David Garland Discusses EEOC’s New Proposed Retaliation Guidelines, in Multiple Publications

Law360, SHRM.org

David W. Garland, a Member of the Firm in the Employment, Labor & Workforce Management practice and Chair of the firm’s National Labor and Employment Steering Committee, was quoted by SHRM.org in “EEOC Cracks Down on Retaliation,” by Allen Smith, and by Law360 in “New EEOC Retaliation Stance Has Employers Seeing Red,” by Aaron Vehling.

Following is an excerpt from SHRM.org:

Suppose an employee believes she has not been promoted to a managerial position because of sex discrimination, the agency hypothesized. She posts on Facebook: “Anyone know a good EEOC lawyer? Need one now.” Management sees the post and shares it with HR. Less than a week later, the plaintiff is discharged. She claims it was retaliatory. But the employer alleges the termination was due to an audit that revealed the plaintiff had extensively worked unauthorized overtime and repeatedly violated company finance procedures. The documentation of these violations all lined up. So, the employee cannot prove retaliatory discharge.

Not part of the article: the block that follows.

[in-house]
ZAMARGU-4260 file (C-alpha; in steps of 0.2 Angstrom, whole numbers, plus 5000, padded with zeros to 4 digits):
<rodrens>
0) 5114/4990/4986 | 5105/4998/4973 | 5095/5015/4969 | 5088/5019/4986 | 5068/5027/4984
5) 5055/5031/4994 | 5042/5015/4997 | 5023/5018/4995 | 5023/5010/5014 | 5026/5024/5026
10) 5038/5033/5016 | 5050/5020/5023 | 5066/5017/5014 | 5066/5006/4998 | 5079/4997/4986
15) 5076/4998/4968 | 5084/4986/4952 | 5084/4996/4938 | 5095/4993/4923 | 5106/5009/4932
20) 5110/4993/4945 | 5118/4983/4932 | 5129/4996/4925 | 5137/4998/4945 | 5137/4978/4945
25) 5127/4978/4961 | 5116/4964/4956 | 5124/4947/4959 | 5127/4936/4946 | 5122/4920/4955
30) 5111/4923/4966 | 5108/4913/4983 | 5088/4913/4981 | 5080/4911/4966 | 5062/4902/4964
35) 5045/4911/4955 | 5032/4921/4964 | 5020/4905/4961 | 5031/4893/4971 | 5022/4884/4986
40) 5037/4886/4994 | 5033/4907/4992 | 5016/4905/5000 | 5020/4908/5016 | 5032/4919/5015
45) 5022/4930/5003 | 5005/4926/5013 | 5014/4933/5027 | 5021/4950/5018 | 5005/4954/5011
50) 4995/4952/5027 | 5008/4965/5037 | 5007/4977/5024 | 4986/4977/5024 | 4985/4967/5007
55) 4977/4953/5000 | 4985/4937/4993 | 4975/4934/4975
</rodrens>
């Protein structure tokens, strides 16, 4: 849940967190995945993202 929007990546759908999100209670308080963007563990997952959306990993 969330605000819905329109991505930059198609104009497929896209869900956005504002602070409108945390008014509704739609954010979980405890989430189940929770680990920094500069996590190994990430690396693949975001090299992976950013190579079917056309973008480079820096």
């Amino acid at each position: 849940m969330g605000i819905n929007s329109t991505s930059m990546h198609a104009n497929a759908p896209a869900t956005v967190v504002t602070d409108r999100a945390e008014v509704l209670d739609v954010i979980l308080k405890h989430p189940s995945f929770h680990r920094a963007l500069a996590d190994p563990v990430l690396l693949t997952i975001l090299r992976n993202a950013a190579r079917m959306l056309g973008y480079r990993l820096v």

But employers are skating on thin ice if they discharge someone who has made a discrimination complaint and has no documented performance problems.

“Too many managers think that they can take an adverse action against an employee who has made a baseless complaint,” according to David Garland, an attorney with Epstein Becker Green in the firm’s New York City and Newark, N.J., offices. “But even if the complaint is baseless, the employee may still have a viable retaliation claim, unless the complaint was made in bad faith or for some other illegitimate reason.”

Following is an excerpt from Law360:

EEOC employees investigating claims could use the guidance to connects the dots in ways unsupported by a specific case’s facts, according to David Garland, a management-side attorney at Epstein Becker Green PC.

“It is important that investigators understand what is retaliation and what isn’t, [but] what I’m concerned about is we don’t want an investigator to ... jump to conclusions,” he said.